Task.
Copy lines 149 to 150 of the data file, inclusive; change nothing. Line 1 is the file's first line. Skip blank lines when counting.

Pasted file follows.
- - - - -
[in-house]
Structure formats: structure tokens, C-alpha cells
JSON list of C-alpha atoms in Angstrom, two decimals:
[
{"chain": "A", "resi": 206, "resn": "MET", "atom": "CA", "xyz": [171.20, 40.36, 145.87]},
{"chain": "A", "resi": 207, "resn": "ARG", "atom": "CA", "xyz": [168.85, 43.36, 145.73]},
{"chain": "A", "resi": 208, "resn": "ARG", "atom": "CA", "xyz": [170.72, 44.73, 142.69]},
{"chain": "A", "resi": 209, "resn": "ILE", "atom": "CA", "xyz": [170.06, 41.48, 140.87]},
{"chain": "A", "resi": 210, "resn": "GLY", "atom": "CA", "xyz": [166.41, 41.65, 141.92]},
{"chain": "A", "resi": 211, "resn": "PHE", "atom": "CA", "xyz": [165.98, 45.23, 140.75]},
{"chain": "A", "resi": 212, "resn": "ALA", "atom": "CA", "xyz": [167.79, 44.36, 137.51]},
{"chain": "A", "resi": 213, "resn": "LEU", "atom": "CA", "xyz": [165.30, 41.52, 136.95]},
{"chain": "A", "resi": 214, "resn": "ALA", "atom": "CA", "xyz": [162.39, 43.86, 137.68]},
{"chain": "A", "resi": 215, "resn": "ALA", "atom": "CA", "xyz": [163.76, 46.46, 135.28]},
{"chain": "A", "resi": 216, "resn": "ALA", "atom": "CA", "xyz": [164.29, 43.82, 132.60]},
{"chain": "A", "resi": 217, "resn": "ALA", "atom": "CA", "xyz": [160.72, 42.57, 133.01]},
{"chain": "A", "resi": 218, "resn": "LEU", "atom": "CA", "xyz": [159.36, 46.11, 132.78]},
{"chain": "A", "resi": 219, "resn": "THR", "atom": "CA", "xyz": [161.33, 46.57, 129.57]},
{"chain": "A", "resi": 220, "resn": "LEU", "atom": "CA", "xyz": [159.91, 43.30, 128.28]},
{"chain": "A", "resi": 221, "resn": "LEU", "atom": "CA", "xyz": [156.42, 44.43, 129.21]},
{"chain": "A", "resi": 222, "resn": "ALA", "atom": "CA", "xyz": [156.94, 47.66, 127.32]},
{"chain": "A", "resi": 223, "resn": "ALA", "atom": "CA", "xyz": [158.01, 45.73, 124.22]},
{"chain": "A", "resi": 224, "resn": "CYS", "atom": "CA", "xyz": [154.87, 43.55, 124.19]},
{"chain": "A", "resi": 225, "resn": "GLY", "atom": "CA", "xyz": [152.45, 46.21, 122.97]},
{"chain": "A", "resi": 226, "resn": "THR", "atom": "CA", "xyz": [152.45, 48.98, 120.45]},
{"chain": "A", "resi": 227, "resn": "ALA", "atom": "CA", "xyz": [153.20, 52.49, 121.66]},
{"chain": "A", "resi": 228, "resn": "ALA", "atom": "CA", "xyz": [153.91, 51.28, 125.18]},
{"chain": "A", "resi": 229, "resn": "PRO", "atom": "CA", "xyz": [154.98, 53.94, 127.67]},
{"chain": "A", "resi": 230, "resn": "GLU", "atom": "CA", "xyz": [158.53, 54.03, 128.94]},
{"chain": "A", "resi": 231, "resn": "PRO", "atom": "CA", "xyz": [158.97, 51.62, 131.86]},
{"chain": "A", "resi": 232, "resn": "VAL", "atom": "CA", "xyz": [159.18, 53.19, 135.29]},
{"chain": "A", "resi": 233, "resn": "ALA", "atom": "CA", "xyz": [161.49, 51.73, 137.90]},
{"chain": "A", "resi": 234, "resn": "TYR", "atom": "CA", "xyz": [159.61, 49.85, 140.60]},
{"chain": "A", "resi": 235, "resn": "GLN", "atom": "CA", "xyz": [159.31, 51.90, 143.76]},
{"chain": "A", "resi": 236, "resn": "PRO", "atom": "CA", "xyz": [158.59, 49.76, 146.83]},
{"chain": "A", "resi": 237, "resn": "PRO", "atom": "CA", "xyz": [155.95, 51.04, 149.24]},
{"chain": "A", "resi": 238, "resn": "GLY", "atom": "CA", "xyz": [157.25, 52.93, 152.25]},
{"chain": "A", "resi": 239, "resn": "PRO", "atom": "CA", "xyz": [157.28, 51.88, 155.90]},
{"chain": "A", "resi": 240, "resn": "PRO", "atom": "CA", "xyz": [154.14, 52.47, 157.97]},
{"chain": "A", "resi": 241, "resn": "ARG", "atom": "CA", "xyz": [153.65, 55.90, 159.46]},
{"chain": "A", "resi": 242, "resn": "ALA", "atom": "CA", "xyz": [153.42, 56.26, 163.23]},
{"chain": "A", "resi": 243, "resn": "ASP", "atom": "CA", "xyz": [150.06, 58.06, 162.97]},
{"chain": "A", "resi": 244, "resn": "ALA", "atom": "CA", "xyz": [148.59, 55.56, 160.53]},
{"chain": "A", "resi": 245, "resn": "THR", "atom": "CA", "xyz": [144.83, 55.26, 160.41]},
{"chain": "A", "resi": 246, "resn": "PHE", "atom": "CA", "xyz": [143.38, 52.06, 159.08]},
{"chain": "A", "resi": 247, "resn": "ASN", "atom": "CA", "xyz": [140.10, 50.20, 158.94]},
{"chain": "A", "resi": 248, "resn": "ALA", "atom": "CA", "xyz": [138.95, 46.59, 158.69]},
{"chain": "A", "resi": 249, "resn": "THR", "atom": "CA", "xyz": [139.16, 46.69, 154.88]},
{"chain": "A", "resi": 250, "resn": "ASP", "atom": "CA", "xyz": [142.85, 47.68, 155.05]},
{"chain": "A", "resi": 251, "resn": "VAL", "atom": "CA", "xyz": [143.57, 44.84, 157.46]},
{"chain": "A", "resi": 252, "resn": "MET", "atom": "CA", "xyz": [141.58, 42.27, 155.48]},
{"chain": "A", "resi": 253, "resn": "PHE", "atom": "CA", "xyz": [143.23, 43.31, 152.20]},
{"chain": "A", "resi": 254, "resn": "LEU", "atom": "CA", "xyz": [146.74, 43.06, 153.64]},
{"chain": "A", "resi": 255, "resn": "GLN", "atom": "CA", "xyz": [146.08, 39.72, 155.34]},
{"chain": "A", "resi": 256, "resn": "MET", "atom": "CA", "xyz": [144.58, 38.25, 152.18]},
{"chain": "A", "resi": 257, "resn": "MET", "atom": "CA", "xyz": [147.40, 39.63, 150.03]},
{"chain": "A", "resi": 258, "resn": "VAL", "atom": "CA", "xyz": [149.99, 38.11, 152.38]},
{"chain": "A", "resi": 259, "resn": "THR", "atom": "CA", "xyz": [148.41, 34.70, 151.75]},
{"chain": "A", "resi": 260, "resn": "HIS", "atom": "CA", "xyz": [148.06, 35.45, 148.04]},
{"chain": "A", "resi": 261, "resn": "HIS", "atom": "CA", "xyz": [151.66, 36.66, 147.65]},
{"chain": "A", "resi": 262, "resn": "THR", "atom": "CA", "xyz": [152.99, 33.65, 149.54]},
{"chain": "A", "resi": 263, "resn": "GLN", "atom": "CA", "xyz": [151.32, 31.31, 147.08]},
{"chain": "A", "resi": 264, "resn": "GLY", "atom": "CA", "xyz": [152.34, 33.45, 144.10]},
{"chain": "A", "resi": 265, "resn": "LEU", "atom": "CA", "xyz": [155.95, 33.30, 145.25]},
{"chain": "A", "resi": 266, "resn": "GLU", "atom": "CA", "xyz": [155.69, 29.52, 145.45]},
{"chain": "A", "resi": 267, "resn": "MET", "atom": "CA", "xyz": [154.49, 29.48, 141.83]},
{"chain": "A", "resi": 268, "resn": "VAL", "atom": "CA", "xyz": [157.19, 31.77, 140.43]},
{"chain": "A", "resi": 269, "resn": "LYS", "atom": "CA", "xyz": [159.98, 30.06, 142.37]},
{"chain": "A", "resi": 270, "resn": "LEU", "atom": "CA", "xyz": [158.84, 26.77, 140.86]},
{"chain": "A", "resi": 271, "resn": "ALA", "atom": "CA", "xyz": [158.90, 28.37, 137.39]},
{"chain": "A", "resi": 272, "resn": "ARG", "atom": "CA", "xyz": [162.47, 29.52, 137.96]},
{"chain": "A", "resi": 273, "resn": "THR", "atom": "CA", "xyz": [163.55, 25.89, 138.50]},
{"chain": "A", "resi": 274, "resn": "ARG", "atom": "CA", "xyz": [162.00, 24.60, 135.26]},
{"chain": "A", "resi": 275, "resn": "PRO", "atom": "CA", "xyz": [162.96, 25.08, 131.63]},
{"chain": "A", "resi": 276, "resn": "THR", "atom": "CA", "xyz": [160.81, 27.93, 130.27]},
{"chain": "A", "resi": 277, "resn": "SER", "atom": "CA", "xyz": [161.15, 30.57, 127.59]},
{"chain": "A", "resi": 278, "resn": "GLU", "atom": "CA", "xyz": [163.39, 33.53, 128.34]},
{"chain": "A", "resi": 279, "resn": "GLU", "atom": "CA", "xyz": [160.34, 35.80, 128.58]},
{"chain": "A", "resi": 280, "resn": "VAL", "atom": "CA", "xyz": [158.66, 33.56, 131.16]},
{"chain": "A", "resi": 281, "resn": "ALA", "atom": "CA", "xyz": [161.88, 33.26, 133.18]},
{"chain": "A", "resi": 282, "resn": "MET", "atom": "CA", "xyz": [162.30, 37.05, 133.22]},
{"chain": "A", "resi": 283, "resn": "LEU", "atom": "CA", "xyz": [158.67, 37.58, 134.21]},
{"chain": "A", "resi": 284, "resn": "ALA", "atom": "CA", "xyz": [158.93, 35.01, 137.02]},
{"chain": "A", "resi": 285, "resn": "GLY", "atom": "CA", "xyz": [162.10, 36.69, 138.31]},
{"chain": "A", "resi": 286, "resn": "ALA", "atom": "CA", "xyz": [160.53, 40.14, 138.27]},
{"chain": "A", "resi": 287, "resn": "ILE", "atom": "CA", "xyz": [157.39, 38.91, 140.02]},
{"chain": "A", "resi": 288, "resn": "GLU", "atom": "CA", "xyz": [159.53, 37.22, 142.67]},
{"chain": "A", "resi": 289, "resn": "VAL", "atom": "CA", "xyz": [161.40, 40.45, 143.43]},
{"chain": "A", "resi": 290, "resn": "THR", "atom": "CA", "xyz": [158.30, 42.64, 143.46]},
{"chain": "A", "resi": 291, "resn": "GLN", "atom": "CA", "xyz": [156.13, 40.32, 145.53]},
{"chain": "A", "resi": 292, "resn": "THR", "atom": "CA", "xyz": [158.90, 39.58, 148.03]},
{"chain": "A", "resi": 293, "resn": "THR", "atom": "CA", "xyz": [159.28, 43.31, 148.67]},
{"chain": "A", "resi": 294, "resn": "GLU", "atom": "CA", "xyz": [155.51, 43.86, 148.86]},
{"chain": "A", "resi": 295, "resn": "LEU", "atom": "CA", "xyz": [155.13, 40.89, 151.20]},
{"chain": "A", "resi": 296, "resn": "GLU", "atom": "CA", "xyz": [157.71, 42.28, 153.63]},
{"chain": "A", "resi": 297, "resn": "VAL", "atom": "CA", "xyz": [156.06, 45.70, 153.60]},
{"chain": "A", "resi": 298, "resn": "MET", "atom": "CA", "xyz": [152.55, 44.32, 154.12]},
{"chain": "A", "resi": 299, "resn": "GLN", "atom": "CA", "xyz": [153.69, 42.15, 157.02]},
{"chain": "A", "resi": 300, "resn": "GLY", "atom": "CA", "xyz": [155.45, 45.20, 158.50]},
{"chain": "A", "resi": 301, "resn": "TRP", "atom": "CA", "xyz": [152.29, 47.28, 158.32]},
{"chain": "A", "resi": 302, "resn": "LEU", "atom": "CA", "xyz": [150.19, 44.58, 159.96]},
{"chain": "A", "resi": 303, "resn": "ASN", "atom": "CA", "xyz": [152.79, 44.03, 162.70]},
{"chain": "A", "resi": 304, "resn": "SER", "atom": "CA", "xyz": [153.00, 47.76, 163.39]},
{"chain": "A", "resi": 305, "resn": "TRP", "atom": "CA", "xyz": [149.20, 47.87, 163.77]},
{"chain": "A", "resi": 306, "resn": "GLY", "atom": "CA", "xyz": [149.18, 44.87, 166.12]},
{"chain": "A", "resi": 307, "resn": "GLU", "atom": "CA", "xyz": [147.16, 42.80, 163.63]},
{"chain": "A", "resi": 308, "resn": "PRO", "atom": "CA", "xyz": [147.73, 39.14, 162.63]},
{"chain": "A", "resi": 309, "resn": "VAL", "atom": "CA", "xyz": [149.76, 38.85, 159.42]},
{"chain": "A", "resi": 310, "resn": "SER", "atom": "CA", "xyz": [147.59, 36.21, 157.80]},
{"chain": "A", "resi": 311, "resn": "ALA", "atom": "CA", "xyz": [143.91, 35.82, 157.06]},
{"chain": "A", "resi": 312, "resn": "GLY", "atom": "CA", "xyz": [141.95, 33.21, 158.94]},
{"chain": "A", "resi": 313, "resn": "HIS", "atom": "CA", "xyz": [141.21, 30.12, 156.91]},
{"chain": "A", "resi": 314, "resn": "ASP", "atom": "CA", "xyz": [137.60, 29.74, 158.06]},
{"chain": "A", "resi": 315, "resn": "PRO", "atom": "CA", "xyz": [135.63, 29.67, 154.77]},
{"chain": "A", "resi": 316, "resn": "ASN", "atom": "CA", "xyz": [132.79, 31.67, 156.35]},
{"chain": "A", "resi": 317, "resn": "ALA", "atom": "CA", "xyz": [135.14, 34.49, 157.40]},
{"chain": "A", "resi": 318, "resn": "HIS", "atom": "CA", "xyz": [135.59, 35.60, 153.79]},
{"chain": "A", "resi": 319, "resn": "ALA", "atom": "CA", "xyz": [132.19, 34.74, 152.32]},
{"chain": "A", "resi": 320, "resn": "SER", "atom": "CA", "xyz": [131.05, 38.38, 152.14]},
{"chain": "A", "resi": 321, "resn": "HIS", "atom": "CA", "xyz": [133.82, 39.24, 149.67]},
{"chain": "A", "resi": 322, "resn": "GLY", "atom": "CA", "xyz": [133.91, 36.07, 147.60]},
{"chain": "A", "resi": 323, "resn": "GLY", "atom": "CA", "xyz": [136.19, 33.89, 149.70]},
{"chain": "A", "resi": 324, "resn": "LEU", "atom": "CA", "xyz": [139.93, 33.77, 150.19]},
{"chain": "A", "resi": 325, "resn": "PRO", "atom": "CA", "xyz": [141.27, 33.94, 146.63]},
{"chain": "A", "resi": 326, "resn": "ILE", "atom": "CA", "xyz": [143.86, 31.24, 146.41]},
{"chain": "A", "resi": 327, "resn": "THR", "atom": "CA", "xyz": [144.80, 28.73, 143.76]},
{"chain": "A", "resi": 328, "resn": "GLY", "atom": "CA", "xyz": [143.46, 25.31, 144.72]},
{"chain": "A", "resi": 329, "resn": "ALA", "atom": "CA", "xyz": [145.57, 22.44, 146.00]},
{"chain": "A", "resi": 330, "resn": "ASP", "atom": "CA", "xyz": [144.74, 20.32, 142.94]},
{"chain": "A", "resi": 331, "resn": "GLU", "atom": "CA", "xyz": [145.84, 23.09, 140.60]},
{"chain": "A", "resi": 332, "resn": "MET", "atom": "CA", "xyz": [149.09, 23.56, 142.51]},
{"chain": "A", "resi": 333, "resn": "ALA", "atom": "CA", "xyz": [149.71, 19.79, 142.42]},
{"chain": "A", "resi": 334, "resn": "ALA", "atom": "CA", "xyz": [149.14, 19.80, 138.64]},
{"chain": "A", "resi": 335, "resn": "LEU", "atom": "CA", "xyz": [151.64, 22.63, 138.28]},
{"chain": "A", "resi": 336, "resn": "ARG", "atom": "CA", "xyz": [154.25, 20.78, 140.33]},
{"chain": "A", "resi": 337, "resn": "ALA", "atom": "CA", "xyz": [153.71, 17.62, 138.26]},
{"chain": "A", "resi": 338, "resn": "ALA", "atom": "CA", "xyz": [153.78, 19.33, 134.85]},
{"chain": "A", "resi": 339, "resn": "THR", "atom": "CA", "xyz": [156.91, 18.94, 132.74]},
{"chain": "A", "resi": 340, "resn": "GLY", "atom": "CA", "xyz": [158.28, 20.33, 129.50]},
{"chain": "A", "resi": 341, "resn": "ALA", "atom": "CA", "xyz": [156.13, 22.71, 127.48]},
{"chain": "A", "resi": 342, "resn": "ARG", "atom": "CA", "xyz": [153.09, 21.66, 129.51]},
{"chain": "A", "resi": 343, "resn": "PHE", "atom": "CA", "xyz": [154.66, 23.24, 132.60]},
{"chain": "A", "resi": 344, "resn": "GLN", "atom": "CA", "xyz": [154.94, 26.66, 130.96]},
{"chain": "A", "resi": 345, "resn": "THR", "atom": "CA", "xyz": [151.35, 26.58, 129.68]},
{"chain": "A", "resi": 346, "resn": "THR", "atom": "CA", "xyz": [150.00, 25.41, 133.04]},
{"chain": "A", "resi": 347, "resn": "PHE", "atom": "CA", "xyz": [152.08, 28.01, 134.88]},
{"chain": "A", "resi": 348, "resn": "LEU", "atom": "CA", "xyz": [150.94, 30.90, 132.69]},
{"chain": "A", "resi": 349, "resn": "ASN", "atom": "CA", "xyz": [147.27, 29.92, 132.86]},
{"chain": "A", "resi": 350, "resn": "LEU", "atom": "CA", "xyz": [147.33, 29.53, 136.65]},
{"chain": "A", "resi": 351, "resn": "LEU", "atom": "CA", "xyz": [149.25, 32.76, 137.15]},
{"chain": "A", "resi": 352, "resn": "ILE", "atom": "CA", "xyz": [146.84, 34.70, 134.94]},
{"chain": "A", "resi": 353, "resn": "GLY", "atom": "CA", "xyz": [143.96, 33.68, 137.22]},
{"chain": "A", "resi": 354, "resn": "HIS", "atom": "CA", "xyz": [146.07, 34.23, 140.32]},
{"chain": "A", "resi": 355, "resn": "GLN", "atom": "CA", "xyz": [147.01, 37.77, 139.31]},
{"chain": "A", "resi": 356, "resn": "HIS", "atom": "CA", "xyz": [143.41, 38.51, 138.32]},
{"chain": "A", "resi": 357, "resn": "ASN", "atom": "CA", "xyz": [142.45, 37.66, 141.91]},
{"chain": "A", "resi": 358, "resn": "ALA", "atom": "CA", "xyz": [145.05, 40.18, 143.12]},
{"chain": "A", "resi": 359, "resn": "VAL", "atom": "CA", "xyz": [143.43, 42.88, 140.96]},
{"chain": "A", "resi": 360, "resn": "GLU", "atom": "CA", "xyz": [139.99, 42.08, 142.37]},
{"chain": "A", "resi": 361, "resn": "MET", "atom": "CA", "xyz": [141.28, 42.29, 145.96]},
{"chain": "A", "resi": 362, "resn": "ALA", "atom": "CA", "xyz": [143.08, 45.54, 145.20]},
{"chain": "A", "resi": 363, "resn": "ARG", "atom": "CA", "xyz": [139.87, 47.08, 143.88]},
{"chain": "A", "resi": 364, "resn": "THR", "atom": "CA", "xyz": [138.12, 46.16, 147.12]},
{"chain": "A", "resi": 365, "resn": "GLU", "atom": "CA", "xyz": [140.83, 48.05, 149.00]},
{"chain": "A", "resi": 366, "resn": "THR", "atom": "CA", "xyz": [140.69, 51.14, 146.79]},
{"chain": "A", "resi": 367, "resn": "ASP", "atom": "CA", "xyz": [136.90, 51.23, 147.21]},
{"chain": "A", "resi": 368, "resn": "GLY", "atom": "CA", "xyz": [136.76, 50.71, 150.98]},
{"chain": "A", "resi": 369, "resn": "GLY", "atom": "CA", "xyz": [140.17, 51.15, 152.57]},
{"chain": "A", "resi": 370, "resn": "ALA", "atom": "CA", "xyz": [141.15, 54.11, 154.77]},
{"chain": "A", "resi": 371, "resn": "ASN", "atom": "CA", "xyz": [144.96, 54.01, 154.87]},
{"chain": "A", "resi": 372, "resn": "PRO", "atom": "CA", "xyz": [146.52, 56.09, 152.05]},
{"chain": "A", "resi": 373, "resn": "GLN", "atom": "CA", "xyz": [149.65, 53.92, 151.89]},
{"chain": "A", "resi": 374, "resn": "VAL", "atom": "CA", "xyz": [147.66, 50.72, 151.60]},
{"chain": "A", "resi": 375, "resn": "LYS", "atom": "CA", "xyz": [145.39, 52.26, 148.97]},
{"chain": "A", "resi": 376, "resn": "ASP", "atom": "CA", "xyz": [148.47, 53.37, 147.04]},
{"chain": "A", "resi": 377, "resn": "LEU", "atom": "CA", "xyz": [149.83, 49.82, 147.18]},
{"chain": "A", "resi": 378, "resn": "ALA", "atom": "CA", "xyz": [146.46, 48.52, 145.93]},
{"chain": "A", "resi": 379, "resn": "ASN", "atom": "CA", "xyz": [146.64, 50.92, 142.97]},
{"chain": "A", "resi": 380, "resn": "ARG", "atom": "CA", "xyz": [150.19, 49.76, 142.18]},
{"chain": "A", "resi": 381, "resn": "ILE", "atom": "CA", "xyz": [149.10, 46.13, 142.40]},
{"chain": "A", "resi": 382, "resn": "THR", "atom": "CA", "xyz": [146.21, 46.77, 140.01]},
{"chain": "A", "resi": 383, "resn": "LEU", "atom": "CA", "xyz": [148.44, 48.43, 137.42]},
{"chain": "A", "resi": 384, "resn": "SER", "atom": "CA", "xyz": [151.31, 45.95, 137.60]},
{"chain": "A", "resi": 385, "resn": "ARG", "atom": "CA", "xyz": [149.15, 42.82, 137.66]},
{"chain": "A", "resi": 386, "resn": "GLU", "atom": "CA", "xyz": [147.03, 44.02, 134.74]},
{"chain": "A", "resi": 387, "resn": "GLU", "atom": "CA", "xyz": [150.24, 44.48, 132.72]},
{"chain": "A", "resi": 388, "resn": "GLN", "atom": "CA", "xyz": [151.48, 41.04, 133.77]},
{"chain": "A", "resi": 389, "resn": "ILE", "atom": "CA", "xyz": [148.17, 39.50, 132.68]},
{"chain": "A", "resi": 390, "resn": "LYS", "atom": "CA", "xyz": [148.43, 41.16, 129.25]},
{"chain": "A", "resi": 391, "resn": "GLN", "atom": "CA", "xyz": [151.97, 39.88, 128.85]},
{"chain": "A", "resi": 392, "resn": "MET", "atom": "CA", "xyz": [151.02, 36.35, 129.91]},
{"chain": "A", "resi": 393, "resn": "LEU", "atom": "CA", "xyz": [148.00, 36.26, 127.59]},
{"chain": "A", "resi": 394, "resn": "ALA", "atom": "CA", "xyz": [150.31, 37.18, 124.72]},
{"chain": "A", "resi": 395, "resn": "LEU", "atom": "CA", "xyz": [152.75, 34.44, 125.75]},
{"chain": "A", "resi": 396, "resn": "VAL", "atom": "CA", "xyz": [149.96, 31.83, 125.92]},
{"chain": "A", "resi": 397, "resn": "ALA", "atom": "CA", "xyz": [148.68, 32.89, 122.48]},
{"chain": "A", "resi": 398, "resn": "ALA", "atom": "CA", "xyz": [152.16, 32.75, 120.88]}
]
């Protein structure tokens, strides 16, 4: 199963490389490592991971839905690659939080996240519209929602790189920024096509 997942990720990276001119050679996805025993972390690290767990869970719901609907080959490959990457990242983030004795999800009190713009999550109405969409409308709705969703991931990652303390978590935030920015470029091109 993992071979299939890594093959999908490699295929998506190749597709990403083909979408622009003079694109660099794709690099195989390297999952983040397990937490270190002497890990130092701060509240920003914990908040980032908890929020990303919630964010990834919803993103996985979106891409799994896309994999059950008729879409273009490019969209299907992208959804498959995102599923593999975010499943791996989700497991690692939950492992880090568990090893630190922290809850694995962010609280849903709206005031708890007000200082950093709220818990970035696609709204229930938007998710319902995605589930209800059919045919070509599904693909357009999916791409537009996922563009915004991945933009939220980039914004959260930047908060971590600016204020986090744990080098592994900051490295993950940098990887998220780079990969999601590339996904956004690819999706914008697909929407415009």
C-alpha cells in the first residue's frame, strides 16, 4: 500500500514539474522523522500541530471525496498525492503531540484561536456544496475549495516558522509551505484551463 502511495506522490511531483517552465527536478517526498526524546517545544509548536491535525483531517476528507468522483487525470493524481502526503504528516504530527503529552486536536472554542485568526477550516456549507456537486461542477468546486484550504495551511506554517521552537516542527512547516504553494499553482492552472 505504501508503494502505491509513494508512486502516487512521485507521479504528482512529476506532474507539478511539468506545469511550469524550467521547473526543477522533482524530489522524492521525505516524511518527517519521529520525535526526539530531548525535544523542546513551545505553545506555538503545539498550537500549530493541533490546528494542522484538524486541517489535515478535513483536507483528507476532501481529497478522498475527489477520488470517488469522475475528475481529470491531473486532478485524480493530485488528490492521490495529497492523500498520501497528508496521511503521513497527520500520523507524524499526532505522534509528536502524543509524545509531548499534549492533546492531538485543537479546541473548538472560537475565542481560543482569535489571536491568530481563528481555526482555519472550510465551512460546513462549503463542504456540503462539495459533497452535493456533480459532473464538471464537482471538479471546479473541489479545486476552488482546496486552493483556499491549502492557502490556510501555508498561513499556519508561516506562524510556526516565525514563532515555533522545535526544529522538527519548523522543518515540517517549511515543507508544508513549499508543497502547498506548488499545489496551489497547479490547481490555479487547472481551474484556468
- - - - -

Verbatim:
{"chain": "A", "resi": 350, "resn": "LEU", "atom": "CA", "xyz": [147.33, 29.53, 136.65]},
{"chain": "A", "resi": 351, "resn": "LEU", "atom": "CA", "xyz": [149.25, 32.76, 137.15]},